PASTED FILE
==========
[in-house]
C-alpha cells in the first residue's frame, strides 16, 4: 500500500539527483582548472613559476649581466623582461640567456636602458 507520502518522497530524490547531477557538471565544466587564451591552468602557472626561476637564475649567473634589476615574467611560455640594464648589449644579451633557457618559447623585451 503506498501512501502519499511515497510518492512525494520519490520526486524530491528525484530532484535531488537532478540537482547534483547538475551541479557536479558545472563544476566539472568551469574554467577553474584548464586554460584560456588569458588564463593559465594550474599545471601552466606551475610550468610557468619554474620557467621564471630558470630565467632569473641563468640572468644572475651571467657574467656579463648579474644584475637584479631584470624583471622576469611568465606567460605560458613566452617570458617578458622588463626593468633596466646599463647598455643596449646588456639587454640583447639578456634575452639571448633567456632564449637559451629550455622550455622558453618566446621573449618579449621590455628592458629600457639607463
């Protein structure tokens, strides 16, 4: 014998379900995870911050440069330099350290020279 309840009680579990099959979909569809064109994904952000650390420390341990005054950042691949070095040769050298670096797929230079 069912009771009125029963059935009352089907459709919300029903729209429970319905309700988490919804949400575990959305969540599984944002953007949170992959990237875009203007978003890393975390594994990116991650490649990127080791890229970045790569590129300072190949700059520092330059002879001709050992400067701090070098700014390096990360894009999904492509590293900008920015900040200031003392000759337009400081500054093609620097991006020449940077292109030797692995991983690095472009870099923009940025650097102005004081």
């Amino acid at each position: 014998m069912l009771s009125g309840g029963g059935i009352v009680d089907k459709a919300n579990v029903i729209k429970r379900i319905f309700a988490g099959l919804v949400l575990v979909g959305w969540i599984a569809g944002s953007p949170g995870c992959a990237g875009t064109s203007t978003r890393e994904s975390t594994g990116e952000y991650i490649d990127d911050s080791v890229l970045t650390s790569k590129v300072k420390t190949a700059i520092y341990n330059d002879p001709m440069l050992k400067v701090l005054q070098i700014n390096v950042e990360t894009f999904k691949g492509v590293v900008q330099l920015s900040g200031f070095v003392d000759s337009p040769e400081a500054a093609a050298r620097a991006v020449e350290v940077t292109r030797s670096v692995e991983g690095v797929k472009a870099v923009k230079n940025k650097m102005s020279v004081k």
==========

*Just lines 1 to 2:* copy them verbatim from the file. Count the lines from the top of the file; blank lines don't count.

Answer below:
[in-house]
C-alpha cells in the first residue's frame, strides 16, 4: 500500500539527483582548472613559476649581466623582461640567456636602458 507520502518522497530524490547531477557538471565544466587564451591552468602557472626561476637564475649567473634589476615574467611560455640594464648589449644579451633557457618559447623585451 503506498501512501502519499511515497510518492512525494520519490520526486524530491528525484530532484535531488537532478540537482547534483547538475551541479557536479558545472563544476566539472568551469574554467577553474584548464586554460584560456588569458588564463593559465594550474599545471601552466606551475610550468610557468619554474620557467621564471630558470630565467632569473641563468640572468644572475651571467657574467656579463648579474644584475637584479631584470624583471622576469611568465606567460605560458613566452617570458617578458622588463626593468633596466646599463647598455643596449646588456639587454640583447639578456634575452639571448633567456632564449637559451629550455622550455622558453618566446621573449618579449621590455628592458629600457639607463